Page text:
Not much for images — the shutter still sticks. Here’s the disassembly/attempted repair experiment.
It’s pretty easy to get inside to the shutter. The first tear-down was more thorough — I removed the insert that goes from the back of the shutter to the film plane and disassembled the viewfinder. There are two screws inside the light-tight chamber.
Four screws on the front.
This copper (brass?) provides the friction to hold the Inst/Time selector. It will immediately fall out.
Two screws at the front of the viewfinder.
I completely removed the VF during the cleaning tear-down to get to the lens and mirror. The VF hood is a pain to get back in its slot so don’t do it unless you have to.
With the VF hood up, the whole front will tilt upwards.
The four front screws also hold the lens board — it pops right out.
Without the shutter cocked, you can’t really see the part the selector works.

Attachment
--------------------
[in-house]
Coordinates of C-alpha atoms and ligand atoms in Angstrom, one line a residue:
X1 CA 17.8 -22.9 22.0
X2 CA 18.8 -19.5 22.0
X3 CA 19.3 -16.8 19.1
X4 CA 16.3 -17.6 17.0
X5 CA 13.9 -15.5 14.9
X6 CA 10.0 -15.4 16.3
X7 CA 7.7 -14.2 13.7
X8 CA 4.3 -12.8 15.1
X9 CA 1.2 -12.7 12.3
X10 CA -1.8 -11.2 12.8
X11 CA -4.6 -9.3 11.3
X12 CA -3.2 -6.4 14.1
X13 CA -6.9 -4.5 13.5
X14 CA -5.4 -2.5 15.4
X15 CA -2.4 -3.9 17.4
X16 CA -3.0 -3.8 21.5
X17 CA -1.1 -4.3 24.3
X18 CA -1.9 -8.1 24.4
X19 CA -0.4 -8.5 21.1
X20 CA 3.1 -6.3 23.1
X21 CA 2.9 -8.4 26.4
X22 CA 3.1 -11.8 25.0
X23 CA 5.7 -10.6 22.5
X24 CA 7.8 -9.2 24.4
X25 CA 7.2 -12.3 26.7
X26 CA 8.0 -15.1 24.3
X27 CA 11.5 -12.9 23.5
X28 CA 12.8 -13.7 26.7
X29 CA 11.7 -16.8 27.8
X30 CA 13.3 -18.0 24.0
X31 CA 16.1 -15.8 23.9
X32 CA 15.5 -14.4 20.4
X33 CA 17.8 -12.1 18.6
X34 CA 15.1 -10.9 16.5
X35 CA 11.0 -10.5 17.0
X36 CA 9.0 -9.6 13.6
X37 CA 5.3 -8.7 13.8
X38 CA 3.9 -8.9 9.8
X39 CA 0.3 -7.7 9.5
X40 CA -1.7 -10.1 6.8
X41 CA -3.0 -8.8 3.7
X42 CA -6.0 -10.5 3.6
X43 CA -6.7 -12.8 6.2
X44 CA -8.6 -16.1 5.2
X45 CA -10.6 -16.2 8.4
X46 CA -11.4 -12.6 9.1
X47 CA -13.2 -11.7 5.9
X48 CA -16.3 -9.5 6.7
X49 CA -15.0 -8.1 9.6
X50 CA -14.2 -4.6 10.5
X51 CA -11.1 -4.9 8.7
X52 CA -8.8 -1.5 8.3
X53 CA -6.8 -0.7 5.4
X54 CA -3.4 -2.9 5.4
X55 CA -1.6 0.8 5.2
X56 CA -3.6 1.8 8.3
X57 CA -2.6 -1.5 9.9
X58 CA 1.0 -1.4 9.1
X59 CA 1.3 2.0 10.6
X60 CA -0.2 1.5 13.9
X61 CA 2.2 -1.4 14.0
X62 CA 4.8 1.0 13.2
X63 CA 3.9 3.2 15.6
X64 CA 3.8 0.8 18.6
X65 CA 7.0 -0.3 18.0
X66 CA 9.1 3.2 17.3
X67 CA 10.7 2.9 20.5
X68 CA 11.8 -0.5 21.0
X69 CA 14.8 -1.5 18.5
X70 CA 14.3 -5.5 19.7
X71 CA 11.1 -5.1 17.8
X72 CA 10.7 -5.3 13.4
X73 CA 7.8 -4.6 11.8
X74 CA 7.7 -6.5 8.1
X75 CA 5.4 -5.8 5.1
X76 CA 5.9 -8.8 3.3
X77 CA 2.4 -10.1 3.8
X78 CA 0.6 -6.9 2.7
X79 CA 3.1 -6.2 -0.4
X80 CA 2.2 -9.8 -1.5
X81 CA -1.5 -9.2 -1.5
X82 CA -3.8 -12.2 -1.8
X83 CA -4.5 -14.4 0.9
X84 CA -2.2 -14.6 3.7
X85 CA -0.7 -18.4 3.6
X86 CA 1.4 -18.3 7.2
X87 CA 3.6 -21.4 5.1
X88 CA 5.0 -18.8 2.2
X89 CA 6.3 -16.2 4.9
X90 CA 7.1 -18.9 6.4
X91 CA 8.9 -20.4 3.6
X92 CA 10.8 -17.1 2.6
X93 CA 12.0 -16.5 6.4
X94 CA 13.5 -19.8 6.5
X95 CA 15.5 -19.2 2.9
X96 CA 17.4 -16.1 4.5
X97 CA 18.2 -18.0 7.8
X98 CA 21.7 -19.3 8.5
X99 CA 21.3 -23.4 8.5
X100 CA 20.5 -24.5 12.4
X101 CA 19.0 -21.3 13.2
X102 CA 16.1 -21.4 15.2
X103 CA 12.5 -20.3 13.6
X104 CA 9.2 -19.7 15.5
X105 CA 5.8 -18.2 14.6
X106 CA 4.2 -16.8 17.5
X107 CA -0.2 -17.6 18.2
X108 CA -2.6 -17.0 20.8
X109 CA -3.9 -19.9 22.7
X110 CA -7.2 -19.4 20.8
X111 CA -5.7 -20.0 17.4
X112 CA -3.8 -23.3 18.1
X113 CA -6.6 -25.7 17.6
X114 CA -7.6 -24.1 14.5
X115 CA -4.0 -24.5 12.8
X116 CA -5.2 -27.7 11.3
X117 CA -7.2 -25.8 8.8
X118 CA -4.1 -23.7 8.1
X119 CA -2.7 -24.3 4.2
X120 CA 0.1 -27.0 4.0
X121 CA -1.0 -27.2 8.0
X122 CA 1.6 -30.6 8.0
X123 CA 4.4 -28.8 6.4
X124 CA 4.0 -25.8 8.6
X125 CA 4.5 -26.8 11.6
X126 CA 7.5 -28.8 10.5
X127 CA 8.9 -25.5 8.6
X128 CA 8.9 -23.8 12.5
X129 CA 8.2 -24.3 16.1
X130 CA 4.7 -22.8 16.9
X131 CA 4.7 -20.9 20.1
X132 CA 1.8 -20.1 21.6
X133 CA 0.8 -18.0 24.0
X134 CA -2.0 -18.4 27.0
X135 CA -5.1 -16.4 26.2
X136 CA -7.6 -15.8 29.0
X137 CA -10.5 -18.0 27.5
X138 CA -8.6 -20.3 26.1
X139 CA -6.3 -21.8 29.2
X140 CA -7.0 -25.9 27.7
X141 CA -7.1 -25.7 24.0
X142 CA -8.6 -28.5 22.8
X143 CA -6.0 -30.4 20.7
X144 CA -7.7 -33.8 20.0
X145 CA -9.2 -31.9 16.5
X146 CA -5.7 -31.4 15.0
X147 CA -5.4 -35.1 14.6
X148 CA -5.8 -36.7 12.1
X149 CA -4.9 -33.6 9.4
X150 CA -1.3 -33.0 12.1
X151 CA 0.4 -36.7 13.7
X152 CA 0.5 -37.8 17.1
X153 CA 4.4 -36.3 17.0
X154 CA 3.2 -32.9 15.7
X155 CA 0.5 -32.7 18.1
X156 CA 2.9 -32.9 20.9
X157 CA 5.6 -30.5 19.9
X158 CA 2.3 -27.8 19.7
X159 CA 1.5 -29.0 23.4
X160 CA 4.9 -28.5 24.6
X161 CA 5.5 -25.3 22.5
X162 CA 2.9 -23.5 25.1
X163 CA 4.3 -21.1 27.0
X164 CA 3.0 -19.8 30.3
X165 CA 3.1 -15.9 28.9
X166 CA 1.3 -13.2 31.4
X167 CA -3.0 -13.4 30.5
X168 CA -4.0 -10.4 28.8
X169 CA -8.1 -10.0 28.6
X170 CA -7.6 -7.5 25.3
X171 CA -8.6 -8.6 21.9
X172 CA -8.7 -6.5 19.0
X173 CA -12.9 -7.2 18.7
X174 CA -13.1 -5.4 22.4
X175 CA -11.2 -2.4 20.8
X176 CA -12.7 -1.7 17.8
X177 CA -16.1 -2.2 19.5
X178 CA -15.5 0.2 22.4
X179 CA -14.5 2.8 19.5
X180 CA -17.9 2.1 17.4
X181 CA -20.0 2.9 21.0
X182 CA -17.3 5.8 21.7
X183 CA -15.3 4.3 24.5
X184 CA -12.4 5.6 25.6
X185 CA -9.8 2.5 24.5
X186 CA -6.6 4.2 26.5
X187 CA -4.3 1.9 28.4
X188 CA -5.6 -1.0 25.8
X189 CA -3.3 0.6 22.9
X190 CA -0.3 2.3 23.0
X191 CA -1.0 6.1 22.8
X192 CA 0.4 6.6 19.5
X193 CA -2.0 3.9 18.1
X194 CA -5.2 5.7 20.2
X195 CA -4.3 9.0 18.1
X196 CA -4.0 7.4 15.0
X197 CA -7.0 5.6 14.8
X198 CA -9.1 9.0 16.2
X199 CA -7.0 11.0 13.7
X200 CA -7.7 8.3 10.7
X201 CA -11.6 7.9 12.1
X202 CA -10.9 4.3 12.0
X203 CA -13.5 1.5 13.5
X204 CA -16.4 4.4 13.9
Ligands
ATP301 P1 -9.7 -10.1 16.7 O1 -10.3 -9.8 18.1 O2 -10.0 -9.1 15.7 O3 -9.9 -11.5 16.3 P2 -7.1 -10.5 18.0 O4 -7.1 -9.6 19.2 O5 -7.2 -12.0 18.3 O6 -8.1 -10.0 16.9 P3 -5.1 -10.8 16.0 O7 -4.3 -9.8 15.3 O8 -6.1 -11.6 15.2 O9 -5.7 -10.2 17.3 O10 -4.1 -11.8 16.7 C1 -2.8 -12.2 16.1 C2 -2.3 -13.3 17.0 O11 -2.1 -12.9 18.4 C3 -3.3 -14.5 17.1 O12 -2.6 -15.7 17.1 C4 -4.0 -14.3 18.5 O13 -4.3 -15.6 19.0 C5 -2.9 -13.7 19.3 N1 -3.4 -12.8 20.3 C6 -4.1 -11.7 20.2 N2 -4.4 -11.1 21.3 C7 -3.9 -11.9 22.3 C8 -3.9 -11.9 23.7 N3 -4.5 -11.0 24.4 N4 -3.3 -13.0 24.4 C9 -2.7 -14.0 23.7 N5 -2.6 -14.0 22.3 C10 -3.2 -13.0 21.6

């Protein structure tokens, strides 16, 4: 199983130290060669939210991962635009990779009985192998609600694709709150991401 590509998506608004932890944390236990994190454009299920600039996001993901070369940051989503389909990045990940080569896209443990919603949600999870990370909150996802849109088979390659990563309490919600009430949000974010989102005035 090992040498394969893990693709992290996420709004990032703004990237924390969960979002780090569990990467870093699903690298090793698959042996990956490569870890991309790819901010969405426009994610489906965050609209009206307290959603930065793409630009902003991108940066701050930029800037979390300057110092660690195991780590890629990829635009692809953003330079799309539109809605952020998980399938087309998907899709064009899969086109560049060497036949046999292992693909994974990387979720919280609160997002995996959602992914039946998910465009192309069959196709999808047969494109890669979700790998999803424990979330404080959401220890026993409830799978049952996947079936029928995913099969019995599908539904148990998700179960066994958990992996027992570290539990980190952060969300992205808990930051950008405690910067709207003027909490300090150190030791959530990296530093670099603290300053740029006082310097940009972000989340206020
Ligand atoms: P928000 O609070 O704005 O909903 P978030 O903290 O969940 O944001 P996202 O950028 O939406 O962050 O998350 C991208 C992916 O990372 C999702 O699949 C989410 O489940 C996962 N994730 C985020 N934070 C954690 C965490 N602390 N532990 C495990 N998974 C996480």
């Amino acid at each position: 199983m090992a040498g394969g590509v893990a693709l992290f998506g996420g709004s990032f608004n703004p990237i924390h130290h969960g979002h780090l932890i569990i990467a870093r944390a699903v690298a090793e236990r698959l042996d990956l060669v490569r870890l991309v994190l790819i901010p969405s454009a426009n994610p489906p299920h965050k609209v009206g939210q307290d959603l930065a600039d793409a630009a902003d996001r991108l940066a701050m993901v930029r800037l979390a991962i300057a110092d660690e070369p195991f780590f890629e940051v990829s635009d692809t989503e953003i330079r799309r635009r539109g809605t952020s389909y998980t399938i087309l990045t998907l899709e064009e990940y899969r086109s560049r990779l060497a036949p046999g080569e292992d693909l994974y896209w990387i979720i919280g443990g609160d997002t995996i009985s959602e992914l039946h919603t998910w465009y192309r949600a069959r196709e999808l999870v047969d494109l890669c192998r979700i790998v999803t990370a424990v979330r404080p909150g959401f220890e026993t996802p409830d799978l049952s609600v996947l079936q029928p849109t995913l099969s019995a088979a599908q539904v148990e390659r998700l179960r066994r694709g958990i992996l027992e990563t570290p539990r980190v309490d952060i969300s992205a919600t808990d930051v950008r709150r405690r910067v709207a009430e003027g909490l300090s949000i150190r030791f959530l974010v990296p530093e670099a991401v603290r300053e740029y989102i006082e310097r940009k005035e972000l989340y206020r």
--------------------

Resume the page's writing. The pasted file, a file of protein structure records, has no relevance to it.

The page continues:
This bit that sticks into the body is the culprit.
The triangular piece coming in at the left selects “instantaneous” or “time”.
Two screws hold the top of the shutter assembly.
One screw at the bottom.
Not sure why but the bottom screw (right) is different.
The side has the rod that cocks the shutter from the wind knob and the flash contacts.
Cocked and pressing the button, you can see the selector doesn’t move up and down but in (Inst) and out (Time).
It’s a two-piece shutter. The red opens followed by the rear that closes. The triangle holds the rear open.
I thought this wasn’t pressing down enough to allow the rear shutter to close.
Bad alignment but I bent it down. It also increased the friction.
Holding the triangle down with a small drill bit, the shutter worked at the instantaneous setting every time. Bending the selector seemed to work but it isn’t reliable. I’ll go inside again and report back here.